According to Ontario Landlords Association Members It’s Time to Change the Residential Tenancies Act
There was a an important report for Ontario landlords in a report from one of the nations leading real estate publications. The report in Canadian Real Estate Wealth magazine was called ‘Time to Update the Landlord and Tenants Act?‘
Some municipal government want to change the laws to require residential landlords get a license in order to own and operate a rental property.
For example, there is an Ottawa councillor who wants to license all the small landlords who have rentals in an area that predominantly houses students. He says the area has experienced both pollution and noise complaints from neighbours and he believes a ‘landlord license’ would solve the problem.
How Would Landlord Licensing Solve Tenant Noise and Pollution Issues?
Some politicians, including this Ottawa councillor, want to put the burden of tenant behaviour on to the back of the landlord / property owner. If a neighbour complains about noise from a rental property the landlord will have to solve the issue or they will lose their license.
What Happens If a Landlord Loses Their License?
If they lose their landlord license they will not be able to rent out the property again. They will lose their ability to rent out the property.
Are Any Other Ontario Cities Thinking of Licensing Landlords?
Besides Ottawa, there have been moves to require small residential landlords to get a license in cities such as Windsor, Guelph, and Hamilton.
Do Any Ontario Cities Have Landlord Licensing Laws?
Yes. There are licensing schemes in Waterloos, Oshawa and London. In 2014 the city of Mississauga started charging landlords with basement suites $500 annually. If you own a duplex it’s $1000 per year to be legal and be allowed to run your rental business.
What About In Other Canadian Provinces?
The calls for this type of scheme are primarily in Ontario.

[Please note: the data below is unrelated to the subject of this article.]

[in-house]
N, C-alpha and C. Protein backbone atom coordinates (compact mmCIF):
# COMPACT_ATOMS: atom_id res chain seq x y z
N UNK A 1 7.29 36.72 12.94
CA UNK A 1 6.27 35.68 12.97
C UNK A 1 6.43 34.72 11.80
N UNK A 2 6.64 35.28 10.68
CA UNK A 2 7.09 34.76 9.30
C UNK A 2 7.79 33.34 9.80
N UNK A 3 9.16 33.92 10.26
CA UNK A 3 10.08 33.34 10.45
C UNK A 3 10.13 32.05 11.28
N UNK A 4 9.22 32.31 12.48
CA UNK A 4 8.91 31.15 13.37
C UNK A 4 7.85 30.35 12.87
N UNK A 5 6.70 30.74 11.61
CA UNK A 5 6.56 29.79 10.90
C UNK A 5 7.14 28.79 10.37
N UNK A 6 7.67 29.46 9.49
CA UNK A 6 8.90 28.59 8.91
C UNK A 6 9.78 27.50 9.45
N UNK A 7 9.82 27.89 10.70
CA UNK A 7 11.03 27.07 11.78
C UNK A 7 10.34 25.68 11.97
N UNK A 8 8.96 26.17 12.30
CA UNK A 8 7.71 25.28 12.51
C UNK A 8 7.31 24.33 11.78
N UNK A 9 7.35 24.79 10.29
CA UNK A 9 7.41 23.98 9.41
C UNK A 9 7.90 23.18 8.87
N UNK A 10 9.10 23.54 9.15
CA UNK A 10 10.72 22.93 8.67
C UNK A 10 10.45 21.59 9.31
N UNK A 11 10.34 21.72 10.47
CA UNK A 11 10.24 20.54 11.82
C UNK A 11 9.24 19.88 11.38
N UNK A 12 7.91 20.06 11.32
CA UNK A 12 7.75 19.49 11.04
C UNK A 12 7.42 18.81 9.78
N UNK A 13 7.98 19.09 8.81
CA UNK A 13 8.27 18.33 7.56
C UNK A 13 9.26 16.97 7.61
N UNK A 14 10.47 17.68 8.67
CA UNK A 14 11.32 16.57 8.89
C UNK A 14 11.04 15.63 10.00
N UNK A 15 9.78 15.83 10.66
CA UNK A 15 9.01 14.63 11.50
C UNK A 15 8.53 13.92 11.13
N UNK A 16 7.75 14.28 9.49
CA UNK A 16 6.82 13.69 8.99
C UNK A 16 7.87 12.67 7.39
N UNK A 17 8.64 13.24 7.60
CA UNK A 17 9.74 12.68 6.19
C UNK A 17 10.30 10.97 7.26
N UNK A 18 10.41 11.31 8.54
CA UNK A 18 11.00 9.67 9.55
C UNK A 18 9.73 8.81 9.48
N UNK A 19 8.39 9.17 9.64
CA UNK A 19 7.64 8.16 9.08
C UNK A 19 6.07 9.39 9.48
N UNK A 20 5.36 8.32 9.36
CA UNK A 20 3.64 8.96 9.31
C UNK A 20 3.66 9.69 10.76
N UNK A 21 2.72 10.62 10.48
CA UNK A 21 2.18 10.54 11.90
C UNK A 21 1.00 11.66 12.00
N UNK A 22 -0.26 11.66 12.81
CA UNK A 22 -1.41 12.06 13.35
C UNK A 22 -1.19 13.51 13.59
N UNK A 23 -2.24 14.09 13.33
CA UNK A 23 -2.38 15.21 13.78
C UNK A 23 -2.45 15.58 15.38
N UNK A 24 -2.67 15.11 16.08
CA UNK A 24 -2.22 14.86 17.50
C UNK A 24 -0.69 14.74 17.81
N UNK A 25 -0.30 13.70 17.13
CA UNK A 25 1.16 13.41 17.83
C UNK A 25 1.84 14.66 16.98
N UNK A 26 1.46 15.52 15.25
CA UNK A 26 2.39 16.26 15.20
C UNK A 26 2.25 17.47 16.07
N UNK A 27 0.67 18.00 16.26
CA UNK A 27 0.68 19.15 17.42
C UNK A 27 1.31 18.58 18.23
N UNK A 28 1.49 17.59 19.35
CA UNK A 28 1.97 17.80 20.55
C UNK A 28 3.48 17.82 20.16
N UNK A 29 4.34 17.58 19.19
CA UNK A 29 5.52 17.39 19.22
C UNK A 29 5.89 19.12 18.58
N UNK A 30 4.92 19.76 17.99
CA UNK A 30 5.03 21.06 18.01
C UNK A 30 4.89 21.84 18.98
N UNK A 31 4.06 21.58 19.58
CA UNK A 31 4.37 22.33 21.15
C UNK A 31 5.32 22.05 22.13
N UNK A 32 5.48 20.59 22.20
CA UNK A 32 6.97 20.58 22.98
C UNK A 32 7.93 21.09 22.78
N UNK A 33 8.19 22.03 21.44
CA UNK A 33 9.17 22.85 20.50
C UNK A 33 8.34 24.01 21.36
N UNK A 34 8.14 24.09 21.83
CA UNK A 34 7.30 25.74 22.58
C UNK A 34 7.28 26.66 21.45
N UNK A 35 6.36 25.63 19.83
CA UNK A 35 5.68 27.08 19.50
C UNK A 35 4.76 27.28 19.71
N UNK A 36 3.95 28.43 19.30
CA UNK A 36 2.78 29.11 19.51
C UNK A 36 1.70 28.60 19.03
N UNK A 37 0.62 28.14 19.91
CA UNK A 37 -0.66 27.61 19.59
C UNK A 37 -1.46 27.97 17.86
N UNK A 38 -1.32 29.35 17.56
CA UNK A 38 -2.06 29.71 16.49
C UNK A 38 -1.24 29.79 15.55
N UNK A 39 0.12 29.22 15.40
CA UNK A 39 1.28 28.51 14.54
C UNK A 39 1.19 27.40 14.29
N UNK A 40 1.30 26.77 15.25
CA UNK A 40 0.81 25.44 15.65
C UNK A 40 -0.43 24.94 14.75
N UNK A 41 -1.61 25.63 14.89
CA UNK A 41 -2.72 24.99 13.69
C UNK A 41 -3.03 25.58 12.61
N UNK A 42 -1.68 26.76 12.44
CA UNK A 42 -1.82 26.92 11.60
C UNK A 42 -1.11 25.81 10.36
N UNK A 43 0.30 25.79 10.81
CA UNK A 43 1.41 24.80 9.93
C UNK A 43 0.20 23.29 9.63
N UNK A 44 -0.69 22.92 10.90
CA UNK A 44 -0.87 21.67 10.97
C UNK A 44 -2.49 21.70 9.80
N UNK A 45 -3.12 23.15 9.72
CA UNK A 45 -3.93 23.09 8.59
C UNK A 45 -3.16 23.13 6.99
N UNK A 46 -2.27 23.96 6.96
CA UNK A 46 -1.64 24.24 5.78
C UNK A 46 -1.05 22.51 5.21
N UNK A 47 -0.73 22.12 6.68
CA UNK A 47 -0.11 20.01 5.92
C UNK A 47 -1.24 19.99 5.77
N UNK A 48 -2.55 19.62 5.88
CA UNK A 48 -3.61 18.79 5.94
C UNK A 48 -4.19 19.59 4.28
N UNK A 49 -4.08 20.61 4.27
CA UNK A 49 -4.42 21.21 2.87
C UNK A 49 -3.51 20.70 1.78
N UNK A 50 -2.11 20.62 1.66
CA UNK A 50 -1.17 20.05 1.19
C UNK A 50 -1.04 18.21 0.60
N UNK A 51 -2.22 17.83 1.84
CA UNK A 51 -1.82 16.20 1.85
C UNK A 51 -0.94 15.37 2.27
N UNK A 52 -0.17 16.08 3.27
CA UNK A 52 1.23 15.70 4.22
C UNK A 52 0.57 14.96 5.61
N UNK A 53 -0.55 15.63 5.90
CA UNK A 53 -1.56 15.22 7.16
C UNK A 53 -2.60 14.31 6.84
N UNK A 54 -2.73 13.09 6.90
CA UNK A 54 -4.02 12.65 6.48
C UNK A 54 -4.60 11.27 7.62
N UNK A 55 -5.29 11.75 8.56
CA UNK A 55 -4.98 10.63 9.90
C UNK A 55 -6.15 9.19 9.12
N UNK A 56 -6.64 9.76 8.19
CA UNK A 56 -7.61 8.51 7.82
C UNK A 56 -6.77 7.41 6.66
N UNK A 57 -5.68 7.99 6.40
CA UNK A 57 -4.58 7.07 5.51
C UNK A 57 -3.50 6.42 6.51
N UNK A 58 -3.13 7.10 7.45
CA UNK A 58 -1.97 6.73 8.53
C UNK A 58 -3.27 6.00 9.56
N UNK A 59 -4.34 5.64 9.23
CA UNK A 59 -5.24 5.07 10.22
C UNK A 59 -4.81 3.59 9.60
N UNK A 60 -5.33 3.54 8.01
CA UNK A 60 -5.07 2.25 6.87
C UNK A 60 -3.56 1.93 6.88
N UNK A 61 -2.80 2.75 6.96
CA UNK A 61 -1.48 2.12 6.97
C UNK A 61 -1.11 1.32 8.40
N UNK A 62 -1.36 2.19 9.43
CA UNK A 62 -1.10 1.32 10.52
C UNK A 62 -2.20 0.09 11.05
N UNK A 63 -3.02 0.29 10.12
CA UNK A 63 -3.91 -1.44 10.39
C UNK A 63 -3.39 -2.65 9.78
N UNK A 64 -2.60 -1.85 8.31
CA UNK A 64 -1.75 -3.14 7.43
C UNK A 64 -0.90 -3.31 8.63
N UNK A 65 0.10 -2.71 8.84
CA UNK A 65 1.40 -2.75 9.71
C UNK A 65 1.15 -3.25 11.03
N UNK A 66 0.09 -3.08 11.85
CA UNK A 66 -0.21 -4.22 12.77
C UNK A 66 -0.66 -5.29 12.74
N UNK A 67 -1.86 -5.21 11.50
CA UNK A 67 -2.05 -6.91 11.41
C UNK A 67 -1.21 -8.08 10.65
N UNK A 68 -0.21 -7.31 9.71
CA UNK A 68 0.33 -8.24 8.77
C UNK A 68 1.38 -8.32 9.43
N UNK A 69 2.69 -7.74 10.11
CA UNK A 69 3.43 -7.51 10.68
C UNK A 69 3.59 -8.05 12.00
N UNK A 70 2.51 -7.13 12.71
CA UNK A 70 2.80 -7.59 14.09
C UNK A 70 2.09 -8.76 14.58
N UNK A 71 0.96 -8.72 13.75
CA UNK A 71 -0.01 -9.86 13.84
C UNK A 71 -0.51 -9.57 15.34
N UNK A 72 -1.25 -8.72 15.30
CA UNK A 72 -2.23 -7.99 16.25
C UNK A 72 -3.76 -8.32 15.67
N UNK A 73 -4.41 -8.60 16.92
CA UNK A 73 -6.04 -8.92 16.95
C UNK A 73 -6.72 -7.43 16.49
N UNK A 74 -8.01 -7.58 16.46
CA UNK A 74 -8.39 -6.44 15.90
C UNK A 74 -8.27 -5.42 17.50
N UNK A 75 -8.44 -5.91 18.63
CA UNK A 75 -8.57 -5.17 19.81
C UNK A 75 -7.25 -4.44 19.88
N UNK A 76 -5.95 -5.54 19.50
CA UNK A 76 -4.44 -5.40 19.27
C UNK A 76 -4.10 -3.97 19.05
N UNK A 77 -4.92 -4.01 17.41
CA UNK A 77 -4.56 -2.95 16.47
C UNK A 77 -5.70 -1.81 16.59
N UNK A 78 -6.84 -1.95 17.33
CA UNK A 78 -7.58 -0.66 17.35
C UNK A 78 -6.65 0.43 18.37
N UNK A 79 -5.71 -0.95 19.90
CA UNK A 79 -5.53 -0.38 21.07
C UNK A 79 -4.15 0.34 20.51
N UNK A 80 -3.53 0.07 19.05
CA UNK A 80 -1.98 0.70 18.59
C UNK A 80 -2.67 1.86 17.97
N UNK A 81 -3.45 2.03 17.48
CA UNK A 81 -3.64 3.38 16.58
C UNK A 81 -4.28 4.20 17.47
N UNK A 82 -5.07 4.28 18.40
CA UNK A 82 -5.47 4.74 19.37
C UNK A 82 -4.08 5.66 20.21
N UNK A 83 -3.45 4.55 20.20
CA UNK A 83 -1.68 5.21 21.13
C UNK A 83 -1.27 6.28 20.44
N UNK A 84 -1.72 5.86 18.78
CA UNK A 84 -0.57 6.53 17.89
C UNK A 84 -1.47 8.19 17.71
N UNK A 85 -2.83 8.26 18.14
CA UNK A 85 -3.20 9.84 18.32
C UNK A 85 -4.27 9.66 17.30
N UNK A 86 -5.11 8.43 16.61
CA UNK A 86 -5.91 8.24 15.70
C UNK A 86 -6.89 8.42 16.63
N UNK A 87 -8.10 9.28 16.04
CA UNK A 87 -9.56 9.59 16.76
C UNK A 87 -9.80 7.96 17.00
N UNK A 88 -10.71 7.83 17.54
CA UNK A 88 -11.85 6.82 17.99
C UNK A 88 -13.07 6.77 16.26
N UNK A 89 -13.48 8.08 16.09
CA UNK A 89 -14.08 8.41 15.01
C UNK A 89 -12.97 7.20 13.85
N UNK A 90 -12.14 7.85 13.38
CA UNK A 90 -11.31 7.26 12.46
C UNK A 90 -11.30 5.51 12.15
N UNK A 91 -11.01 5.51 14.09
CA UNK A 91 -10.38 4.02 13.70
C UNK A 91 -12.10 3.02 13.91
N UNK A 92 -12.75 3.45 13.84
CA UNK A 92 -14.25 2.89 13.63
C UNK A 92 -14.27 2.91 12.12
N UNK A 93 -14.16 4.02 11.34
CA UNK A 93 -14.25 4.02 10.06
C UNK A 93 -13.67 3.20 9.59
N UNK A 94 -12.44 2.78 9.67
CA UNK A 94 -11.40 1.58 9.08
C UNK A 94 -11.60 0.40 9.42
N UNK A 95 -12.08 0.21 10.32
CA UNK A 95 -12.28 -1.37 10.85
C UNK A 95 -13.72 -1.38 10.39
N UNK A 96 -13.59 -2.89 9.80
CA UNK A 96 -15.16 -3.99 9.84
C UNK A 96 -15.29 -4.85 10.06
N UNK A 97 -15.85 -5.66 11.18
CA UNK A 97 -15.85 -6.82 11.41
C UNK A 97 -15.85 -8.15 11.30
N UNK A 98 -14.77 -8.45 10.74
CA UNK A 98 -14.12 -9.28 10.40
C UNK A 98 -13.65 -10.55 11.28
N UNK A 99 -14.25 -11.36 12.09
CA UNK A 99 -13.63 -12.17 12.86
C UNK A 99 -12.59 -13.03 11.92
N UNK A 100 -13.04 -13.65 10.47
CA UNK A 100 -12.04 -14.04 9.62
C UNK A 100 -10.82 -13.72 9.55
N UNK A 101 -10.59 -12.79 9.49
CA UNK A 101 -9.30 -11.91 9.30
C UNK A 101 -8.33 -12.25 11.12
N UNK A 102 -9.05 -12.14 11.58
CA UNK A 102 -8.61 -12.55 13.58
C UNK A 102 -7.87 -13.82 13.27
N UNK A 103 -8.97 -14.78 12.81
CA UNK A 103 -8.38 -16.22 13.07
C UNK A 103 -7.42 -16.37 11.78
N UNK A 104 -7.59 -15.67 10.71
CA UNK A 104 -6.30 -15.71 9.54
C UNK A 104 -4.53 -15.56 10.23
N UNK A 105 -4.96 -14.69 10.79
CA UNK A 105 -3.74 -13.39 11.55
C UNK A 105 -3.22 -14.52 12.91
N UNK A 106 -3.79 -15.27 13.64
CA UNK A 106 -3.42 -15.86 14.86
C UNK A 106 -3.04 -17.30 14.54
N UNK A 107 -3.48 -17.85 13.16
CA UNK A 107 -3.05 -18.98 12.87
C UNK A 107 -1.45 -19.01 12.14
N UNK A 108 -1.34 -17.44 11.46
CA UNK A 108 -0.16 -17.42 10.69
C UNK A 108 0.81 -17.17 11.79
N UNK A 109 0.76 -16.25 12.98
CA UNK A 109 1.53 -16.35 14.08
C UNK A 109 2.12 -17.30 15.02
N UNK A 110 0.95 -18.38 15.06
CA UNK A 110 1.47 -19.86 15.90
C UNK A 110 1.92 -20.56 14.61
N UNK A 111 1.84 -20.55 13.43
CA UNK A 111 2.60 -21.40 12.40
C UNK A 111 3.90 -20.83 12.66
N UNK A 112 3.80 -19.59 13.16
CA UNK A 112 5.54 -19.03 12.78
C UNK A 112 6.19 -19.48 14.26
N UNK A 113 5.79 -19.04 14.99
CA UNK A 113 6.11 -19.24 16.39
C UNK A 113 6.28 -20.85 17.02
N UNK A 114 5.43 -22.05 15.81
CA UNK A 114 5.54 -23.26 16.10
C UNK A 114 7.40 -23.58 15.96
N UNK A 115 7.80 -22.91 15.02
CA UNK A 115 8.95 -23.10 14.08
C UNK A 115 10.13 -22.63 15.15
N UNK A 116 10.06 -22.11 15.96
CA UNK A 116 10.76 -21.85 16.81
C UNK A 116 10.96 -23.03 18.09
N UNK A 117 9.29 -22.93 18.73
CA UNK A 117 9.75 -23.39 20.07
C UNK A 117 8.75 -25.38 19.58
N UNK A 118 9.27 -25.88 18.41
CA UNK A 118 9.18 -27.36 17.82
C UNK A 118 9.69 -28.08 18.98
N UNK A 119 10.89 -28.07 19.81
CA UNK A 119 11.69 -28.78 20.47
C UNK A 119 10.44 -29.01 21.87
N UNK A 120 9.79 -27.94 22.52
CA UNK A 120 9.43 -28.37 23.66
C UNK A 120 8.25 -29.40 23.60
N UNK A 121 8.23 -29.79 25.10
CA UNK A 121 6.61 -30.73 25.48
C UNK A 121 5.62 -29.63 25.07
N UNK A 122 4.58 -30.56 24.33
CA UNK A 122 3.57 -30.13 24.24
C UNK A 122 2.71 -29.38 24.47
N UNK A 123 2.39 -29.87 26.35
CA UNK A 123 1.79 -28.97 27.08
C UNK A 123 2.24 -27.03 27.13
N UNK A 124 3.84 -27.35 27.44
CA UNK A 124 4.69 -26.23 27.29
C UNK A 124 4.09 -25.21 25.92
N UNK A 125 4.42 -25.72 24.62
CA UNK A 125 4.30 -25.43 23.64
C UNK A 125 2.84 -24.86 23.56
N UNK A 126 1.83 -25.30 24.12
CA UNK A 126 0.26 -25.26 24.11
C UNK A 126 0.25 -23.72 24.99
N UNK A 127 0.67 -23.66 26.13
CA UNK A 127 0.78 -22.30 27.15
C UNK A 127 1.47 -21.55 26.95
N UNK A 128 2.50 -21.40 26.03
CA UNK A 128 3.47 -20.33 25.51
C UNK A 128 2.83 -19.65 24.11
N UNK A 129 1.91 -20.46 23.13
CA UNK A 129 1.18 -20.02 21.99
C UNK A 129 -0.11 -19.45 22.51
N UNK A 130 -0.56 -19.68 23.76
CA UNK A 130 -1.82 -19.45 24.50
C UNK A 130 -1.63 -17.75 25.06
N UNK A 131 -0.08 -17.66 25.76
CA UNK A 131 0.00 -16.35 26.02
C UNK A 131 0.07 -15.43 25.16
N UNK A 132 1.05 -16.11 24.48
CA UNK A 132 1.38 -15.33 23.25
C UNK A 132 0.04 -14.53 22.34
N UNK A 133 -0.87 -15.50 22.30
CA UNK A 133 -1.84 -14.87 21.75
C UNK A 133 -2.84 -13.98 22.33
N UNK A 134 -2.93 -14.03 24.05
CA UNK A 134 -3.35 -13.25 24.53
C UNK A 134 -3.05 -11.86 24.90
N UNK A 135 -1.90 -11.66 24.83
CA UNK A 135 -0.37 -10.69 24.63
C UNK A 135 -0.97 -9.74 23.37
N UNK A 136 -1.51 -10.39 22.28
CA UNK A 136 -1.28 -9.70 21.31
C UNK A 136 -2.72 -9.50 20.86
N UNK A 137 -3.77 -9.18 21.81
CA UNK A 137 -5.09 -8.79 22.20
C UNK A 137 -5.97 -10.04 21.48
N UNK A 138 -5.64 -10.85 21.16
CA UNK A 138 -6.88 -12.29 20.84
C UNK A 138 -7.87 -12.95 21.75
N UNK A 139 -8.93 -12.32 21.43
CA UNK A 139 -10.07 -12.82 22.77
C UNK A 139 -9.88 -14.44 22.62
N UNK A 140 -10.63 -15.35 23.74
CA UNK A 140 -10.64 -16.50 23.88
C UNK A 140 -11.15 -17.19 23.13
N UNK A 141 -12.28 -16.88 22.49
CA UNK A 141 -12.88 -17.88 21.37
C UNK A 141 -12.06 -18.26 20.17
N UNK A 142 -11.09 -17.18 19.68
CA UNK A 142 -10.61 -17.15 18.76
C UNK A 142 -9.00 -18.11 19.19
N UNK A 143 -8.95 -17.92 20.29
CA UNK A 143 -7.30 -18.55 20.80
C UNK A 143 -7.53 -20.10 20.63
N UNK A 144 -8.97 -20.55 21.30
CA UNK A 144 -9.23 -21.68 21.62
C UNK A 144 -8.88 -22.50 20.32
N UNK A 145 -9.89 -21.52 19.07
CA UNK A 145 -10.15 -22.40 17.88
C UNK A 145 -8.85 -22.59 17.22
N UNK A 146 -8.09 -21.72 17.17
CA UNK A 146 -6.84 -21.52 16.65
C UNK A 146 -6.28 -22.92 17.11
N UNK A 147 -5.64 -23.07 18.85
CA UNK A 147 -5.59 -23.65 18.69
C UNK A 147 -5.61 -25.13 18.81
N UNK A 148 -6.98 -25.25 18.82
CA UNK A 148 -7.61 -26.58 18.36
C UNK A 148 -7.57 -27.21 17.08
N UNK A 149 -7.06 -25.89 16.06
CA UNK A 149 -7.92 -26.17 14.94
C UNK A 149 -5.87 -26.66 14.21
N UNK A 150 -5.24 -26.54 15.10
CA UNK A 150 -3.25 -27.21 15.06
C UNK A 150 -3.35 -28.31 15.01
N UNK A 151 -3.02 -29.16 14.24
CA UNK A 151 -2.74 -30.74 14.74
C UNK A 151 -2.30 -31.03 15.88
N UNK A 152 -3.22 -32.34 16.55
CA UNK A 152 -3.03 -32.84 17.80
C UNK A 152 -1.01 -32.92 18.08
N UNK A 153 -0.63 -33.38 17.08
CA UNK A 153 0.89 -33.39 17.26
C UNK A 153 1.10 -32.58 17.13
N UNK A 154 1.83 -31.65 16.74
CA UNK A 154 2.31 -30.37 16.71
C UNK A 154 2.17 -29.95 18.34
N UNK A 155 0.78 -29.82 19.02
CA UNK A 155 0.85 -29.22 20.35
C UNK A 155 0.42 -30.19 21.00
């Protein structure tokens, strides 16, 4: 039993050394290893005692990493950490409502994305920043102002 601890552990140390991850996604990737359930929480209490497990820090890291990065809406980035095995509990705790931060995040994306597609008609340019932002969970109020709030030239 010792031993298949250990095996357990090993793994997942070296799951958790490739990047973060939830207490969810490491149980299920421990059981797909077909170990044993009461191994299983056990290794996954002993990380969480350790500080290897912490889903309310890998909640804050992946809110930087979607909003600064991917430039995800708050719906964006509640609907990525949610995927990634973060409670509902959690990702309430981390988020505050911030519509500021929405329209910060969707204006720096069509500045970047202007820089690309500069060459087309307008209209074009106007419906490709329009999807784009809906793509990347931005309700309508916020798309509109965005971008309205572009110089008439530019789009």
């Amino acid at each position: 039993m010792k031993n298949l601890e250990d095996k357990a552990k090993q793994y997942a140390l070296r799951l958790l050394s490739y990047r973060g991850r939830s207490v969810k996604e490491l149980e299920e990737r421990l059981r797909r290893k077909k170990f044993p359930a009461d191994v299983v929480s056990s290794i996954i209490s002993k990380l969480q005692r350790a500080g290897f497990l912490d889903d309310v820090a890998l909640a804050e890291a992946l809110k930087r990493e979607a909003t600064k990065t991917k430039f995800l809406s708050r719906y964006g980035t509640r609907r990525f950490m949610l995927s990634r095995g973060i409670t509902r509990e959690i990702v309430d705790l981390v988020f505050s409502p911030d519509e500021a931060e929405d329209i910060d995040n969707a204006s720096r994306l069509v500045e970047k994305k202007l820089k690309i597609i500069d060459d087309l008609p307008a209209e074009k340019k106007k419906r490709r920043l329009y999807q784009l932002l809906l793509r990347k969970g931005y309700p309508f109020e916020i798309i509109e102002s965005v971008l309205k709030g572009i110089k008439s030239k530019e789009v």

Ontario Landlords Association Advocates for Landlord Rights
The Canada Real Estate Wealth team reached out to Ontario Landlords Association (OLA) members for their opinions on the subject.
After all the Ontario Landlords Association is recognized by the Ministry of Municipal Affairs and Housing as an important voice for private small residential landlords in Ontario.
The OLA does not approve of landlord licensing. In large part this is because the idea of punishing landlords for their tenants’ behaviour is unreasonable and shows a lack of understanding of the Ontario Residential Tenancies Act.
Residential Tenancies Act (Ontario) and Reality
The Ontario Landlords Association wants to change the Residential Tenancies Act (RTA). As of now it is not fair and balanced. Landlords don’t have enough power or legal rights, especially when tenants don’t pay rent, damage the unit, bother other tenants or bother neighbours.
If tenants make noise and the landlord tells them to quiet down under the RTA tenants can file against the landlord for ‘harassment.’
Landlord Licensing Hurts Good Landlords and Good Tenants
Good landlords don’t want to rent to tenants who cause problems for neighbours. The problem is if their tenants are doing this there is little the landlord can do about it.
Tenants in Ontario have the right to their ‘reasonable enjoyment’ and that means landlords must be careful to avoid being perceived to harass tenants or how they live their lives. Tenants don’t want, and won’t accept, landlords acting like their parents on issues such as noise.
Ontario Landlords Association: Change the Residential Tenancies Act
Small landlords need more power to maintain their rental properties. With more legal power, small landlords will be able to ensure their properties are well run and don’t bother others. This also helps good tenants because the landlord will be able to handle the ‘bad apple’ tenants who are causing issues for others in a quick and effective manner.
Landlord licensing is a simplistic non-solution that will only cause more problems.